Centering DEI in Direct Care Workforce Development
In the summer of 2020, leaders at Knute Nelson, a critical provider of community-based and residential supports and services for older adults in Minnesota, launched an internal Diversity, Equity, and Inclusion initiative, with the goal of infusing DEI principles into all aspects of their work. Catalyzed in large part by the movement for justice for George Floyd, the organization also recognized that creating a more inclusive and equitable workplace would be necessary in order to fulfill their mission of providing quality care to Minnesota’s rapidly aging population.
As Knute Nelson’s Chief People Officer Brooke Zabel noted, 2020 was also the first year that the state’s population of residents age 65 and older exceeded its school-aged population. To meet the coming demand for home care and senior services, the ways that the organization recruited and retained its workforce needed to shift. “We are going to need more people. And we need people to want to come to work for us, so that they can be who they’re called to be, while doing this really amazing work,” Zabel explained.
“We knew we needed to act,” she added. “And we wanted something that was going to stick and be meaningful.” In 2020, Knute Nelson began by creating a multi-stakeholder DEI Committee, which was tasked with training the organization’s leadership on DEI principles as well as developing an annual action plan.
At the end of 2021, Knute Nelson brought on PHI to assist with the integration of workforce development goals into their action plan. “Our hope is that we can be that employer of choice, where employees are like, ‘Yeah, I’m going to go work at Knute, because I can be myself there.’ Or, ‘I can raise my hand and have an opinion or an idea, and I’m heard, and it’s welcomed,’” Zabel said. “And I think that’s kind of the Holy Grail—that inclusion piece, that belonging piece.”
This collaboration with Knute Nelson came at an opportune time, as PHI was also working to more explicitly center DEI principles in our workforce development offerings. As PHI’s Vice President of Workforce Innovations Emily Dieppa noted, “Principles of diversity, equity, and inclusion have always been a throughline within our practice and our policy work.” Dieppa continued, “Creating quality direct care jobs is inseparable from building a more diverse, equitable, and inclusive long-term care system. Direct care workers are disproportionately women, people of color, and immigrants, and have been historically undervalued and underrespected—that needs to change.”
In 2022, PHI launched its Direct Care Worker Equity Institute, a continuation of PHI’s longstanding work that has the goal of “advancing an intersectional racial and gender equity approach that confronts the many injustices experienced by direct care workers.” In a promising sign, a growing number of home care providers like Knute Nelson are also recognizing the need to center equity and inclusion in their work. “This is becoming front of mind and central to people’s organizations in ways that it hasn’t been before,” Dieppa said. “A part of the urgency around this work is that long-term care employers continue to struggle recruiting and retaining direct care workers. To be competitive, it’s important to expand the labor pool through innovative recruitment practices while creating a workplace that’s equitable and inclusive—a place where people can thrive and want to stay.” She added, “And I think that our work with Knute Nelson is a really great example of how we’re actualizing that work.”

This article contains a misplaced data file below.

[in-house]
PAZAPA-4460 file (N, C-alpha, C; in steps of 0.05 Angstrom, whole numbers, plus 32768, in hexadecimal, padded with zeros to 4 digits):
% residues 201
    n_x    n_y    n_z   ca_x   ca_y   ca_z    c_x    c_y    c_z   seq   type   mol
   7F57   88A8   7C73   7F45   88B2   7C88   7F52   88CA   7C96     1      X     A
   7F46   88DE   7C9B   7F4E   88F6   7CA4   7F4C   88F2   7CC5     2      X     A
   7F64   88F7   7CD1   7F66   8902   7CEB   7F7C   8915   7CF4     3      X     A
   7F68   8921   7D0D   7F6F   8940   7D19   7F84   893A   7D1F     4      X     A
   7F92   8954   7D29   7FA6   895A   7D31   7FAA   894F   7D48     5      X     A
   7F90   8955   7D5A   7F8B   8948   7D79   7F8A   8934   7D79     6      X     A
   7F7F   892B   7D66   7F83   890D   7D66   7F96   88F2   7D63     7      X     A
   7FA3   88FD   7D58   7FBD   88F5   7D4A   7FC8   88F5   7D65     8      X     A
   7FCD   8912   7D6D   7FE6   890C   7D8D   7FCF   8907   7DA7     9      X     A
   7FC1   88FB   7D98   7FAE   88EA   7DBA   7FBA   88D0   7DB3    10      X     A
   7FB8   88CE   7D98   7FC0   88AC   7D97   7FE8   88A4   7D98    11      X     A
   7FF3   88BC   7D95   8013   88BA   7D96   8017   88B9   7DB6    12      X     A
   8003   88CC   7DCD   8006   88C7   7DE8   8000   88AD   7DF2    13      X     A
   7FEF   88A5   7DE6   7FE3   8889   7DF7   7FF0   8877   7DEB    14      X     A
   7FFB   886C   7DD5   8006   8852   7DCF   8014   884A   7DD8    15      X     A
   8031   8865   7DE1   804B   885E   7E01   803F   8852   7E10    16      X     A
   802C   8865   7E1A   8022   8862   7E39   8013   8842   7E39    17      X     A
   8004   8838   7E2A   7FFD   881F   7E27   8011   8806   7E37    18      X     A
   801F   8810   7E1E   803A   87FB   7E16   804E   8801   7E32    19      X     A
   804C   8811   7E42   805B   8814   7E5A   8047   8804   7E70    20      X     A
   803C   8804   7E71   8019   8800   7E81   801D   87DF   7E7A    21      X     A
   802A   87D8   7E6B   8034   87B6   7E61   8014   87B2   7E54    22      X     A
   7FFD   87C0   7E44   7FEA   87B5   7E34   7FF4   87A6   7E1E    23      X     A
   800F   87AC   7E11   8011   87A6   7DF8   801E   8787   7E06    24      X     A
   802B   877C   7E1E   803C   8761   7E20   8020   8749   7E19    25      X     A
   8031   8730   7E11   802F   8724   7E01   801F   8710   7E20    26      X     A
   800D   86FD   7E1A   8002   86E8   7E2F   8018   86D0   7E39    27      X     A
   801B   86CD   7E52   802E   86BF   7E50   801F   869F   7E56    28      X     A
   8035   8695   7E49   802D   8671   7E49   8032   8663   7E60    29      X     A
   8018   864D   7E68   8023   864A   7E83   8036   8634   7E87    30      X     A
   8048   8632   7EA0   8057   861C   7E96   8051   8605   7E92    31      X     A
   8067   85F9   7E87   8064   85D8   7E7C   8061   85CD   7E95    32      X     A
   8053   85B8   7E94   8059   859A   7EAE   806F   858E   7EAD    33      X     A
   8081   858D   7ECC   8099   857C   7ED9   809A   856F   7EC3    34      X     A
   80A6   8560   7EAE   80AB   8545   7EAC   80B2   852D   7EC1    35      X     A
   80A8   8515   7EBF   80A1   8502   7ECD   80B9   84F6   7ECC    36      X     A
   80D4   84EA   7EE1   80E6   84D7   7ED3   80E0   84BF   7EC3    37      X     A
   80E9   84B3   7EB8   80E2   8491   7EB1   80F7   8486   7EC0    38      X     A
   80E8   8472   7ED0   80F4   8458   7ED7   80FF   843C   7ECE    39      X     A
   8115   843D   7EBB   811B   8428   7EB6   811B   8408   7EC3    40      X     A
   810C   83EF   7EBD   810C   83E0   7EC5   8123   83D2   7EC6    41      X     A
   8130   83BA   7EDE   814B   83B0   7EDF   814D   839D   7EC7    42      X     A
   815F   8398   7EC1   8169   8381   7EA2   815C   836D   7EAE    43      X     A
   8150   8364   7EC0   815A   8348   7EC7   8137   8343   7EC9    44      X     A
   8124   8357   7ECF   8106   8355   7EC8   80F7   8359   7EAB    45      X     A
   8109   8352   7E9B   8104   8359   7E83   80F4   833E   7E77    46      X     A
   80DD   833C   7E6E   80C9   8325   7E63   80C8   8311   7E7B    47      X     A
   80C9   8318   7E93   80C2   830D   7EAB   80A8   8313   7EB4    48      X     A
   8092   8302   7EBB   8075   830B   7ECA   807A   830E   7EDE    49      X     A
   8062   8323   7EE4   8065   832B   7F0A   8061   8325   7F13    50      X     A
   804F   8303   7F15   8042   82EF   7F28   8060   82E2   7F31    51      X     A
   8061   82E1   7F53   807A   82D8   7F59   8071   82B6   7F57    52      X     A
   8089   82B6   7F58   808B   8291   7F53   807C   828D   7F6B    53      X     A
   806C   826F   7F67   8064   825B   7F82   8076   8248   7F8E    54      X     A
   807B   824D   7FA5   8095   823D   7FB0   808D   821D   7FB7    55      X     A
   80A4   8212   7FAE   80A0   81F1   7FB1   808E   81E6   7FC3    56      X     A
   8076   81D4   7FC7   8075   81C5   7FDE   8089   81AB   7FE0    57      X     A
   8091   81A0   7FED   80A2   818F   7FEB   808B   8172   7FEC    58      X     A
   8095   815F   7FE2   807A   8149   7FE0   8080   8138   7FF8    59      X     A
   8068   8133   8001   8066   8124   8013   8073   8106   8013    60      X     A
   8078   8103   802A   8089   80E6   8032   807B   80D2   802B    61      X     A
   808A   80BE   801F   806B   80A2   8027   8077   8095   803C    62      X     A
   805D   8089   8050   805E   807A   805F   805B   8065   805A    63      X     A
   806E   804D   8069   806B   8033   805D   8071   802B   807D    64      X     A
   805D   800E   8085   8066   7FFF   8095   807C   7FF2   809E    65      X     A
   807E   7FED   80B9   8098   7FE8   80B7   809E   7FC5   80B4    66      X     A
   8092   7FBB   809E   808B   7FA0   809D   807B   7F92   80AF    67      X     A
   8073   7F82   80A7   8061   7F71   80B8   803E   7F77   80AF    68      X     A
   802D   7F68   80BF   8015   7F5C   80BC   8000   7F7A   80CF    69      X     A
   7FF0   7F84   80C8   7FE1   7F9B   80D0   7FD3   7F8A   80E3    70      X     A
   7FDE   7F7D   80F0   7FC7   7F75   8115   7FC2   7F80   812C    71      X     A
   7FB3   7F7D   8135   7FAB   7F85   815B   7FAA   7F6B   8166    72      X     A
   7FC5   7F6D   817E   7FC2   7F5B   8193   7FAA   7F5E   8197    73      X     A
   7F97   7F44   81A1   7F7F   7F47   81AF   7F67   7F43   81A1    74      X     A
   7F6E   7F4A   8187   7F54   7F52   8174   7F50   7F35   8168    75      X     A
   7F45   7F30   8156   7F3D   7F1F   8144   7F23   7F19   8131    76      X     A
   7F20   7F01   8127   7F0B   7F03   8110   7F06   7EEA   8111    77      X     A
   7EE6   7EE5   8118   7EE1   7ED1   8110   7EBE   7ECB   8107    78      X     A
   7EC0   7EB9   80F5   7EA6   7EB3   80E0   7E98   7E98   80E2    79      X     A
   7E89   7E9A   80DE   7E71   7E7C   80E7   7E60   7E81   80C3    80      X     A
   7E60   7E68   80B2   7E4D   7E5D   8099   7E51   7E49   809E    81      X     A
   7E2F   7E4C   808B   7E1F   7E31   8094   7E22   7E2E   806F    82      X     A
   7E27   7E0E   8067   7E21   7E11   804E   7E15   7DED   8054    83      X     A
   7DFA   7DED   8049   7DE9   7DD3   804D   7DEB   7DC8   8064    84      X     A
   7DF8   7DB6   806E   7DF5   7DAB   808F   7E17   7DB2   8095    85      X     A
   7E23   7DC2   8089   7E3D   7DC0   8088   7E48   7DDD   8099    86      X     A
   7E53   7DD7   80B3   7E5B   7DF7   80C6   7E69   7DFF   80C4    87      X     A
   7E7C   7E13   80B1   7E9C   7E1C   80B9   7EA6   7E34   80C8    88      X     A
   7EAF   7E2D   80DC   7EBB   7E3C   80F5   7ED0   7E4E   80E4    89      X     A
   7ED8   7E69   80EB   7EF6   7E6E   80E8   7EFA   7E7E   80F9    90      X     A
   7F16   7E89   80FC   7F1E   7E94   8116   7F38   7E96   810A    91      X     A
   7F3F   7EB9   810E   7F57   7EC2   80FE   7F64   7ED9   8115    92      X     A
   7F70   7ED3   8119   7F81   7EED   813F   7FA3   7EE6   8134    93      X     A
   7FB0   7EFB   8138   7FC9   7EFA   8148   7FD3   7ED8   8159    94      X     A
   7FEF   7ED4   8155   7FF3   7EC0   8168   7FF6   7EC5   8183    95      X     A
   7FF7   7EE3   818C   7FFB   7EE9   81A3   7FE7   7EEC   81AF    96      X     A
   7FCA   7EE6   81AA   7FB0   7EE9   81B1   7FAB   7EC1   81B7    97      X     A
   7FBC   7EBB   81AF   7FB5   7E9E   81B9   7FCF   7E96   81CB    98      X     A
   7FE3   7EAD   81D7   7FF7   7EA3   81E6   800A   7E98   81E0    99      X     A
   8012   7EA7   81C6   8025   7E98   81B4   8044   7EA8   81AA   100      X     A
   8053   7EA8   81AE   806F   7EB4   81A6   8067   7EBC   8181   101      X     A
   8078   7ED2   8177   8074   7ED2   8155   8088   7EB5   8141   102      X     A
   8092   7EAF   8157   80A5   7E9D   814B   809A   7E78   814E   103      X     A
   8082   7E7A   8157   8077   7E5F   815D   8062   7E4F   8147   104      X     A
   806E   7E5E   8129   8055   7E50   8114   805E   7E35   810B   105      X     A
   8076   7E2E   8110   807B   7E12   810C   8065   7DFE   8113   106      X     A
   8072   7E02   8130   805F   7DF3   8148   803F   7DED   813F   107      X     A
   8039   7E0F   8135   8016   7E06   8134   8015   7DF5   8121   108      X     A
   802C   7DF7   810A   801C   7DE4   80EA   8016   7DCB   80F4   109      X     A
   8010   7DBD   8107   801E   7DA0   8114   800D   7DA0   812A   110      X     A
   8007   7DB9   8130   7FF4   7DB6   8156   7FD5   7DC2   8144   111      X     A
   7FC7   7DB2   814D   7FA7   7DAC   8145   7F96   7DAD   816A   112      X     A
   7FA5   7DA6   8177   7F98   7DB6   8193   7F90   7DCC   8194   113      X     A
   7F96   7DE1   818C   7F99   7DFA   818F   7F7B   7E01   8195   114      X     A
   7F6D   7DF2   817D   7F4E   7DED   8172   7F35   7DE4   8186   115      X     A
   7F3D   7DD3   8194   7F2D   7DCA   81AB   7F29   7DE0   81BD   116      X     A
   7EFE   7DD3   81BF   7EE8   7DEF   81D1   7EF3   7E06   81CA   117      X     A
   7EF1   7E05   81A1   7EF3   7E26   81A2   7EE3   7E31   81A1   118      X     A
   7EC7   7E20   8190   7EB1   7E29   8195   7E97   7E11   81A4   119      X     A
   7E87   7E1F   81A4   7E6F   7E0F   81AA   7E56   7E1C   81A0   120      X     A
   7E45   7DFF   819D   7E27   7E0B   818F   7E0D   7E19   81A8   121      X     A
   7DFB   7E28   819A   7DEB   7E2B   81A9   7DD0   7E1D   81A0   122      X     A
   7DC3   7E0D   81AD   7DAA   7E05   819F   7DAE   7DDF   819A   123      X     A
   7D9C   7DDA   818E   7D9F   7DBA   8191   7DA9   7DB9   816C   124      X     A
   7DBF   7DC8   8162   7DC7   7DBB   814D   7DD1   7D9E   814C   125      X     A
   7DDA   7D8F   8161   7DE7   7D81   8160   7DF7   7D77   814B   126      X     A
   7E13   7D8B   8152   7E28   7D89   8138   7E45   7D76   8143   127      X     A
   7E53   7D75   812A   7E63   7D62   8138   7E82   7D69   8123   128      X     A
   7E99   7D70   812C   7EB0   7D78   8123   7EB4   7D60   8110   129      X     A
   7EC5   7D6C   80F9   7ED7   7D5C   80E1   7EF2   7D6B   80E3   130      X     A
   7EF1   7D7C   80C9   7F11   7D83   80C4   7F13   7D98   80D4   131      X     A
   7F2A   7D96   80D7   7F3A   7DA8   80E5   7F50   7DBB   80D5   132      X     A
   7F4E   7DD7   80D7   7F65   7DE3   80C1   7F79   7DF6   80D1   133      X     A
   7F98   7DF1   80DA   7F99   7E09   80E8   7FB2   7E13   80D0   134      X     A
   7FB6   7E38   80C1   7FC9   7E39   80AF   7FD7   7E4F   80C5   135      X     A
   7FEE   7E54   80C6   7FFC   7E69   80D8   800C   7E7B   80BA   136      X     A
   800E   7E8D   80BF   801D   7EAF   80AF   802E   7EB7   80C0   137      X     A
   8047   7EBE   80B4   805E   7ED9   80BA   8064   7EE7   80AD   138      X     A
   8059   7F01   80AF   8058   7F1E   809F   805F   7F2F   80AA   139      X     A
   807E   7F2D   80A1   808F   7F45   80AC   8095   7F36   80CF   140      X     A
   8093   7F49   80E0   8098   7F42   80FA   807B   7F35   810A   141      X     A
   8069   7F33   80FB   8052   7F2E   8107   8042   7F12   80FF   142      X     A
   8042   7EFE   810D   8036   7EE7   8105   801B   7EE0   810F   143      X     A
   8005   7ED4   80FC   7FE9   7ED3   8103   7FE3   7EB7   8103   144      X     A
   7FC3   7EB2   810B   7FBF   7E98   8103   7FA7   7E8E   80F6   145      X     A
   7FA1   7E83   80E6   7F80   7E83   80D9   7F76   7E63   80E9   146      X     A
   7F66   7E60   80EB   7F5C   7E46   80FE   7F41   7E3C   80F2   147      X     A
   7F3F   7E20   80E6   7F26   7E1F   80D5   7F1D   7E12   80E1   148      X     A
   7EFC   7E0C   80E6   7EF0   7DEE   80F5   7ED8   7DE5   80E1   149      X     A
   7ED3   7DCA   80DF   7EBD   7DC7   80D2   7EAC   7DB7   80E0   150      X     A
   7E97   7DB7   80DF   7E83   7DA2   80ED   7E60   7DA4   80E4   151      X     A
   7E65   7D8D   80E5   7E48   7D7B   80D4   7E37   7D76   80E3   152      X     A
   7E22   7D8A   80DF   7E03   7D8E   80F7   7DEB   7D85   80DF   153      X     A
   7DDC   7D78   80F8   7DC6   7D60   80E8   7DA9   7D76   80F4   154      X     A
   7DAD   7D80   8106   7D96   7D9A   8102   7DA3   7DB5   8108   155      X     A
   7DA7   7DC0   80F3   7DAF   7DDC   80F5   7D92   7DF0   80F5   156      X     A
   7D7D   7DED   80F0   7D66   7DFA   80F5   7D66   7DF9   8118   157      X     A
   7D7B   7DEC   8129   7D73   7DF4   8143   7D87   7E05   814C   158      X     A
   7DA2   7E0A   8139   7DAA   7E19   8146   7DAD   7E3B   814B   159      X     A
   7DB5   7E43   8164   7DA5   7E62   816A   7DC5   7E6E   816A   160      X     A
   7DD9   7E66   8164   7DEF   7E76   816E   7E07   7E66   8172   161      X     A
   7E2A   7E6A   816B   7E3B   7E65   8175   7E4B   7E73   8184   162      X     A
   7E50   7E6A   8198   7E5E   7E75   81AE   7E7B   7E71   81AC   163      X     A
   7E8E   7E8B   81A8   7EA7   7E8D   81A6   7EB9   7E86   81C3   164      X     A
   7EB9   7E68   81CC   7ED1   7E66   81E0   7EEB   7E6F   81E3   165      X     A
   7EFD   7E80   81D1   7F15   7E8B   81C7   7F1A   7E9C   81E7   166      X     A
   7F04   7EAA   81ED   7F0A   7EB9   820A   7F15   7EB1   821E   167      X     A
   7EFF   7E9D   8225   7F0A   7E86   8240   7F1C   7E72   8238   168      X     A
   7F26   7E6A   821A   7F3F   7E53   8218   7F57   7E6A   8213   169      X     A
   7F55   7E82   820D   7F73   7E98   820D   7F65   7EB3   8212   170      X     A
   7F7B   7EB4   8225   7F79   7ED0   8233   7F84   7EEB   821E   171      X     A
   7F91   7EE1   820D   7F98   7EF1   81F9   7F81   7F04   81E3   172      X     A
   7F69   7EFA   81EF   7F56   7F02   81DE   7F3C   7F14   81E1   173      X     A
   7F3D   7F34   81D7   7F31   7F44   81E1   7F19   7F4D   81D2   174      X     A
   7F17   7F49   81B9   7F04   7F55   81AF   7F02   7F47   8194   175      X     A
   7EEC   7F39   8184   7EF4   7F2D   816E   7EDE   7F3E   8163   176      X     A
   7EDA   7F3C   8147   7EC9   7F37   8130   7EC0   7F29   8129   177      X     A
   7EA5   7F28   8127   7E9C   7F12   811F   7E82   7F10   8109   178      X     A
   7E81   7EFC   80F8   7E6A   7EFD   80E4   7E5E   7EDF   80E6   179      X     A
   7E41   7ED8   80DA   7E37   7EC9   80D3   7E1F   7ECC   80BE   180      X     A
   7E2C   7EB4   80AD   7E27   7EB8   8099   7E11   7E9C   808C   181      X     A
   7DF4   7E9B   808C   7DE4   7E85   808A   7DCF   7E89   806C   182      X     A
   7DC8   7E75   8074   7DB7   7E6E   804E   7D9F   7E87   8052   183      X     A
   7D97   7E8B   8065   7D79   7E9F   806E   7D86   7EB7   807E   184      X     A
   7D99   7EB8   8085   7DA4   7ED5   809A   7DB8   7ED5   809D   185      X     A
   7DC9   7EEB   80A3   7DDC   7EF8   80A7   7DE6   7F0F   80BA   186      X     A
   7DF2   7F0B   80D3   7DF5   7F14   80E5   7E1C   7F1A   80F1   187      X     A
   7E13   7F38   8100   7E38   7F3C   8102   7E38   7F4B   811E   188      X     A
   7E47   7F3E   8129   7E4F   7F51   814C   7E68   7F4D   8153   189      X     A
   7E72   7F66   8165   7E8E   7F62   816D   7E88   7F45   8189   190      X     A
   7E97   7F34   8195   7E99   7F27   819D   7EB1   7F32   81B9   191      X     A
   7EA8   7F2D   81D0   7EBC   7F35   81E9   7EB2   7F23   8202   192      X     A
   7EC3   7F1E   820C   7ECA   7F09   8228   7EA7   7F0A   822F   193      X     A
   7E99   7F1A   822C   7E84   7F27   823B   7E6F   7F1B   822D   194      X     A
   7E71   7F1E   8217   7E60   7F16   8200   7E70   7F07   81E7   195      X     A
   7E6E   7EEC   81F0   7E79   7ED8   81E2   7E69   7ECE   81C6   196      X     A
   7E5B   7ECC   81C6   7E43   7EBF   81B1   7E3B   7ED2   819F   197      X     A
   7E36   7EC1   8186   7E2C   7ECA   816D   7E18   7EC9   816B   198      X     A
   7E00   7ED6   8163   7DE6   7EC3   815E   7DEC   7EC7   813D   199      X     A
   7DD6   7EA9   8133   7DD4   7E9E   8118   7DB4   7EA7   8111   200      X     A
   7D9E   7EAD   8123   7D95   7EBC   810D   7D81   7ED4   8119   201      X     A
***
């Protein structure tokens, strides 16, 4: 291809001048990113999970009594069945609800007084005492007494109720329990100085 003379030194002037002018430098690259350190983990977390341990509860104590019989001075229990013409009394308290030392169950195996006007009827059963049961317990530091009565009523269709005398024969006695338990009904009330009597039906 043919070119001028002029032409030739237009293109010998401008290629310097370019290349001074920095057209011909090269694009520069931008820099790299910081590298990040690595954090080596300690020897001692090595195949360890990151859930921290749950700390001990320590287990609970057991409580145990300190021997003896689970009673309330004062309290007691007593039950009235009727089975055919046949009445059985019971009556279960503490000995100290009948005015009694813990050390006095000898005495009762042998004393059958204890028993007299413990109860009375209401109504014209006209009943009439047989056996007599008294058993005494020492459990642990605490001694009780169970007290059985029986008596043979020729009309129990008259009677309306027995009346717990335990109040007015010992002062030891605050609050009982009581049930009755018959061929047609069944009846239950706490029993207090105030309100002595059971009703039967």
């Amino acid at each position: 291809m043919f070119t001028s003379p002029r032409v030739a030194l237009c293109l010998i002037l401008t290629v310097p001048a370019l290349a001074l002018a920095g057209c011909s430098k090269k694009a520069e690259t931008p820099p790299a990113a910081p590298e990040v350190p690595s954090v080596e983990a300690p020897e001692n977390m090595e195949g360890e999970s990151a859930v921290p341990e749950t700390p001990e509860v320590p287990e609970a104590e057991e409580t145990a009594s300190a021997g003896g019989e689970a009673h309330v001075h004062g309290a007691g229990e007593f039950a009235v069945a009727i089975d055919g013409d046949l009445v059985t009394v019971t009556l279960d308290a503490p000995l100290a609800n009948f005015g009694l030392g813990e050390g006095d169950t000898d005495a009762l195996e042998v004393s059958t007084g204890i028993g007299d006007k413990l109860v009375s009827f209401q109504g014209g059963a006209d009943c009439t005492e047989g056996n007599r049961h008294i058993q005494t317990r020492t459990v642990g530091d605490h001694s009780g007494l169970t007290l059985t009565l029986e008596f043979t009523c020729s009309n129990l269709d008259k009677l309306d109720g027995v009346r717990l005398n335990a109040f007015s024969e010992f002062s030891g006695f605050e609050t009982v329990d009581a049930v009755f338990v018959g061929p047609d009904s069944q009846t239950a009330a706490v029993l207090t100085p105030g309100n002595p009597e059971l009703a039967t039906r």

In 2022, as part of PHI’s work with Knute Nelson, PHI conducted a comprehensive organizational needs assessment, all with a DEI lens, that focused on better understanding the experiences of Knute Nelson’s workforce. Through surveys, focus groups, and one-on-one interviews with workers, PHI helped Knute Nelson identify ways the organization could create a workplace culture that was more equitable and inclusive, including understanding what type of DEI training would be needed. “When I think about the lessons from that work, what I want somebody to take away from it is just seeing the value and expertise of the workers themselves, and that they’re able to articulate what they don’t know and what they need in order to feel like they are equitably treated, and that they’re included, and that they belong,” Dieppa said.
According to Zabel, Knute Nelson will continue to prioritize its DEI work. In 2023, Knute Nelson and PHI will continue to work together to implement practical solutions and develop a custom DEI training program, with the goal of making measurable changes in Knute Nelson’s workplace culture—and ultimately, improve its ability to recruit, support, and retain employees. This work with Knute Nelson, Dieppa said, will be a springboard for PHI to create a DEI matrix to help other long-term care employees perform a similar needs assessment, as well as for PHI to establish a core DEI training program for direct care workers and frontline supervisors.
“My biggest learning is that we just have to talk about these issues,” Zabel said. “It’s a journey, and we’re never going to be done. We’re never going to just put a stake in the ground and say, ‘Hey, we made it,’ and we are now an inclusive culture, because our culture is continuing to be changed every day. So we’ve got to be steadfast. And we’ve got to be accountable to each other. The journey is just continuous.”
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